Hamilcar Barca (Erica Guilane-Nachez / Adobe stock)

Hamilcar Barca ( Erica Guilane-Nachez  / Adobe stock)

The Rise of Hannibal and Invasion of Italy

Hamilcar died in 229/8 BC, and was succeeded by Hasdrubal. When the latter was murdered in 221 BC, he was succeeded by Hannibal. In 219 BC, Hannibal besieged and captured Saguntum, which belonged to an ally of Rome. As the Romans were occupied with the Second Illyrian War, they were unable to send aid. Rome, however, sent an embassy to Carthage.

Unlike 238 BC, the Carthaginians were in a better shape for war, thanks in part to the Iberian silver mines in their possession. Therefore, the Carthaginians, who were on the side of Hannibal, rejected the demands of the Romans. As a consequence, war between the two powers became inevitable, and the Second Punic War broke out in 219 BC.

Hannibal Barca (Sébastien Slodtz /  CC BY-SA 2.0  ), and the Battle of Zama, 202 BC ( Public Domain  );Deriv.

During the winter of 219/8 BC, Hannibal was in Cartagena making preparations for bringing the war to Italy. When spring arrived, Hannibal crossed the River Ebro, and marched into the Pyrenees. The Romans declared war on Carthage shortly before hearing the news of Hannibal’s arrival in the Pyrenees. Having crossed the Pyrenees, the Carthaginians marched through southern Gaul (France).

In the meantime, the Romans sent an army to Marsillia (Marseille), with the intention of cutting off the Carthaginians’ access to the coastal route to Italy, and to invade Spain. Hannibal, however, evaded the Romans, crossed the Rhone River, and marched northwards along the river’s left bank. Whilst one part of the Roman army went on to Spain, another returned to Italy, as the Romans realised that Hannibal would cross the Alps and invade northern Italy.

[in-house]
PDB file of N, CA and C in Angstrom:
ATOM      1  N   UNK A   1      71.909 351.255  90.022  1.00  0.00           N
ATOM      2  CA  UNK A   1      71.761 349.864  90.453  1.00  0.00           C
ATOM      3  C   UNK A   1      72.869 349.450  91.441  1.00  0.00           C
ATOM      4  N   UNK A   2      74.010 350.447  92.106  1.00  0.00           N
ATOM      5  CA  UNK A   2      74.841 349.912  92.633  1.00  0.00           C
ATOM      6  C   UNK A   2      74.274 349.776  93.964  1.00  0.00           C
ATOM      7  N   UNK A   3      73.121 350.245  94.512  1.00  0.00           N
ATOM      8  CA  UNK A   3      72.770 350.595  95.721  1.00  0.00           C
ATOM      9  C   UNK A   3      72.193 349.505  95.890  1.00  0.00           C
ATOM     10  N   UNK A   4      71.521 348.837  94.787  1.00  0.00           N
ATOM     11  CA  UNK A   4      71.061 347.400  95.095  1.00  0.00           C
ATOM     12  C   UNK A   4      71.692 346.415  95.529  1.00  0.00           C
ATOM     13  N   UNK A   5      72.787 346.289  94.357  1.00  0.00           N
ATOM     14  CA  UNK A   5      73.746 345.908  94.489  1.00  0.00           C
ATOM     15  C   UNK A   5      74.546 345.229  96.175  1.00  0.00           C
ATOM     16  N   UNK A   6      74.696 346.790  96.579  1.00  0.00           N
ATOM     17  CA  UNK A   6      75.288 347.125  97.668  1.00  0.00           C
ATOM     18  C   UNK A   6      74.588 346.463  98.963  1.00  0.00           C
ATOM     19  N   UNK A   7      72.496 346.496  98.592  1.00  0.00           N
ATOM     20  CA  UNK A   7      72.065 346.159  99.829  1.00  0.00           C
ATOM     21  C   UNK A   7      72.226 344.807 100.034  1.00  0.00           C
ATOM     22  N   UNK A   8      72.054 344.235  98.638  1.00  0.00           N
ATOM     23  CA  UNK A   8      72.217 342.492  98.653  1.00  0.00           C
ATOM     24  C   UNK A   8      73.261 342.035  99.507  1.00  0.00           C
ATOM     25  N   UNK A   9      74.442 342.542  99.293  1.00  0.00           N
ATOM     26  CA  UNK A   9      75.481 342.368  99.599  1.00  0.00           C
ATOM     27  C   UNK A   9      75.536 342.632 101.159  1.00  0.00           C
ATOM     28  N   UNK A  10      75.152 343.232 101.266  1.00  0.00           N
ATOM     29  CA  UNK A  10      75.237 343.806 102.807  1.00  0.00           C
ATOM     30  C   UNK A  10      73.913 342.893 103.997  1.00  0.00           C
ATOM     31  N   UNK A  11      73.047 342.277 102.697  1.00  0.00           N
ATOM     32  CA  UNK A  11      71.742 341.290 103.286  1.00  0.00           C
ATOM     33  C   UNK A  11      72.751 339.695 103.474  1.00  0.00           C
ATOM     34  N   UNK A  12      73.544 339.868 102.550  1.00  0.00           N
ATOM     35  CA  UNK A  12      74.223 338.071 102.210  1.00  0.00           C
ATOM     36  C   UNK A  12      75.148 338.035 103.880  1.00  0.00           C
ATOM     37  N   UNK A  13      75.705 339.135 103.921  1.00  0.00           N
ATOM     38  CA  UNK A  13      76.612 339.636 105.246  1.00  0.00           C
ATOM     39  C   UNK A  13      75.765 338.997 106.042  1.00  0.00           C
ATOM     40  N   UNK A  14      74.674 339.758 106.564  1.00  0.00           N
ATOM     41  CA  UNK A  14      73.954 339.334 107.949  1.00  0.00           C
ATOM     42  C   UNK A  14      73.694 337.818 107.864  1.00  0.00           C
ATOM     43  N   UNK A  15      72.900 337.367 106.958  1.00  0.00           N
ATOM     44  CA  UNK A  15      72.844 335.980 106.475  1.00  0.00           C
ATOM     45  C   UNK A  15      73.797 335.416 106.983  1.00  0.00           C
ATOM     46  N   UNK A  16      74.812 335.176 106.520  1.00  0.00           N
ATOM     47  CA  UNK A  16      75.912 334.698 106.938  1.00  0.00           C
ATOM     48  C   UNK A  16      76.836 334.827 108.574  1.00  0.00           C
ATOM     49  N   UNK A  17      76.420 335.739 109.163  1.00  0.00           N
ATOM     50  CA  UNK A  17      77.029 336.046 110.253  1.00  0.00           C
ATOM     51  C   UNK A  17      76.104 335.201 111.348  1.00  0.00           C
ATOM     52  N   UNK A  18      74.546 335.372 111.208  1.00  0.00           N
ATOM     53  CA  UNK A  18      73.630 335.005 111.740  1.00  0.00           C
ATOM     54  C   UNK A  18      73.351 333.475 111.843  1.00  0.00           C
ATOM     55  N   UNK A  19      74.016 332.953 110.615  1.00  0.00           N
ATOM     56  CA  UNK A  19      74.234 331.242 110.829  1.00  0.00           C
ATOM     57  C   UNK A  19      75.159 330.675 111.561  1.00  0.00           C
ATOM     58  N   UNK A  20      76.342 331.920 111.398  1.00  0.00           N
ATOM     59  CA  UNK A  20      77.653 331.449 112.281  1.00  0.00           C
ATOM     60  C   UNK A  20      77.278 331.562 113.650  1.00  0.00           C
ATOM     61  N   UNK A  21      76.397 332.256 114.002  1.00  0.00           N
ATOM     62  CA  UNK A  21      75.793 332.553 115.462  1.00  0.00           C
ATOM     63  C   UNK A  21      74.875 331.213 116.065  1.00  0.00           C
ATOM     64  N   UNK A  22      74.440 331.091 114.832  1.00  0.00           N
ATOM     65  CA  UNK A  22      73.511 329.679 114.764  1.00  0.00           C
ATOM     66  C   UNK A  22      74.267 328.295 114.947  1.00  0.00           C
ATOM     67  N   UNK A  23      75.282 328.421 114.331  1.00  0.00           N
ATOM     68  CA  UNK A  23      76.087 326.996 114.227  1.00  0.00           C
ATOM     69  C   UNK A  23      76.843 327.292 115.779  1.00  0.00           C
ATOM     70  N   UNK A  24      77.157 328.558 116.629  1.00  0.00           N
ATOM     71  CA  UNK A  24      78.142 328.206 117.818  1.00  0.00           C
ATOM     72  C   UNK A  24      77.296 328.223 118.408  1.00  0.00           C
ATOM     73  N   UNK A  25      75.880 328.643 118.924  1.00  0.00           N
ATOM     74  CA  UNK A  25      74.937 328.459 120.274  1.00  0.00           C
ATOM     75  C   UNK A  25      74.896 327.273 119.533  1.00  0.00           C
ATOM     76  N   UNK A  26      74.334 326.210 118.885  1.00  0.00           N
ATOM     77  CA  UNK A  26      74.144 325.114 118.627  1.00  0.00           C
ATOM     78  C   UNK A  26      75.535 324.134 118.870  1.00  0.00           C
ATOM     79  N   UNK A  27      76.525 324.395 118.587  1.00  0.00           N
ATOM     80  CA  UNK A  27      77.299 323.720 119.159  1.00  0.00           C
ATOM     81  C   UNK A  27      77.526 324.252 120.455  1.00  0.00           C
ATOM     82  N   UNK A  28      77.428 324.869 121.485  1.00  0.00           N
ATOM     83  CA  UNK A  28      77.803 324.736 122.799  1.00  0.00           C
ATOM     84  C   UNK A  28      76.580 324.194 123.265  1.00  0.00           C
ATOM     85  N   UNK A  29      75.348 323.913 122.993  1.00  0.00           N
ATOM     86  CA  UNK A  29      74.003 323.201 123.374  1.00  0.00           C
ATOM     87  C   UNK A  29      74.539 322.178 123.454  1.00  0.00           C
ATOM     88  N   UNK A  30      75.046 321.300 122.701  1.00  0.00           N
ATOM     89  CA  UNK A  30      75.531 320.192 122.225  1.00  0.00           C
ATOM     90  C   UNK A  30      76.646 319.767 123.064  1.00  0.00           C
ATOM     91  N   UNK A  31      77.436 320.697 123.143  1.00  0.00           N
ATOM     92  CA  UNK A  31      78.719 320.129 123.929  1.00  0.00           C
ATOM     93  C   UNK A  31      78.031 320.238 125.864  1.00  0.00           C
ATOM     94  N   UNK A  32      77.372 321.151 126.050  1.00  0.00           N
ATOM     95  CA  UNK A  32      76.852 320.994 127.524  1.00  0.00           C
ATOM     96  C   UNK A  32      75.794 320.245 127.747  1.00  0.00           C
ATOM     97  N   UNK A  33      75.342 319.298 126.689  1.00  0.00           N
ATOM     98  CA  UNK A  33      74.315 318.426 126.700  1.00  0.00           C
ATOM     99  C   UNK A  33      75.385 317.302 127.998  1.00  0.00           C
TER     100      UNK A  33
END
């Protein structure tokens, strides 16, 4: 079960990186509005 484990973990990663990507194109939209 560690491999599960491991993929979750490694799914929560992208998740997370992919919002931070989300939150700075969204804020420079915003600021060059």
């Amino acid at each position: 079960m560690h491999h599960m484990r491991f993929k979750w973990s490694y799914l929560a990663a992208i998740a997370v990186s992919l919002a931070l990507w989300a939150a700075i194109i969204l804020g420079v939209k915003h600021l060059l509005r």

Hannibal's famous crossing of the Alps with war elephants. (Heinrich Leutemann / Public domain)

Hannibal's famous crossing of the Alps with war elephants. (Heinrich Leutemann / Public domain )

Having crossed the Alps, the Carthaginians defeated the Romans in a series of battles, and rampaged across the peninsula. Although Hannibal had the opportunity to capture Rome itself, he chose not to do so. For instance, after annihilating the Roman army at the Battle of Lake Trasimene in 217 BC, Hannibal did not march on Rome, either because his troops were too worn out, or because he felt that the city was too well-fortified. Moreover, he was hoping, vainly, that the allies of Rome would defect, thus causing a civil war.

As the war went on, Hannibal realised that merely defeating the armies sent by Rome was not enough, and that it would be necessary to receive reinforcements from North Africa and Spain if he wanted to conquer Italy. Therefore, Hannibal changed his strategy, and moved his army from central Italy to the south, where several ports, including Tarentum, were captured. Additionally, Hannibal made alliances with the Macedonians and Syracuse.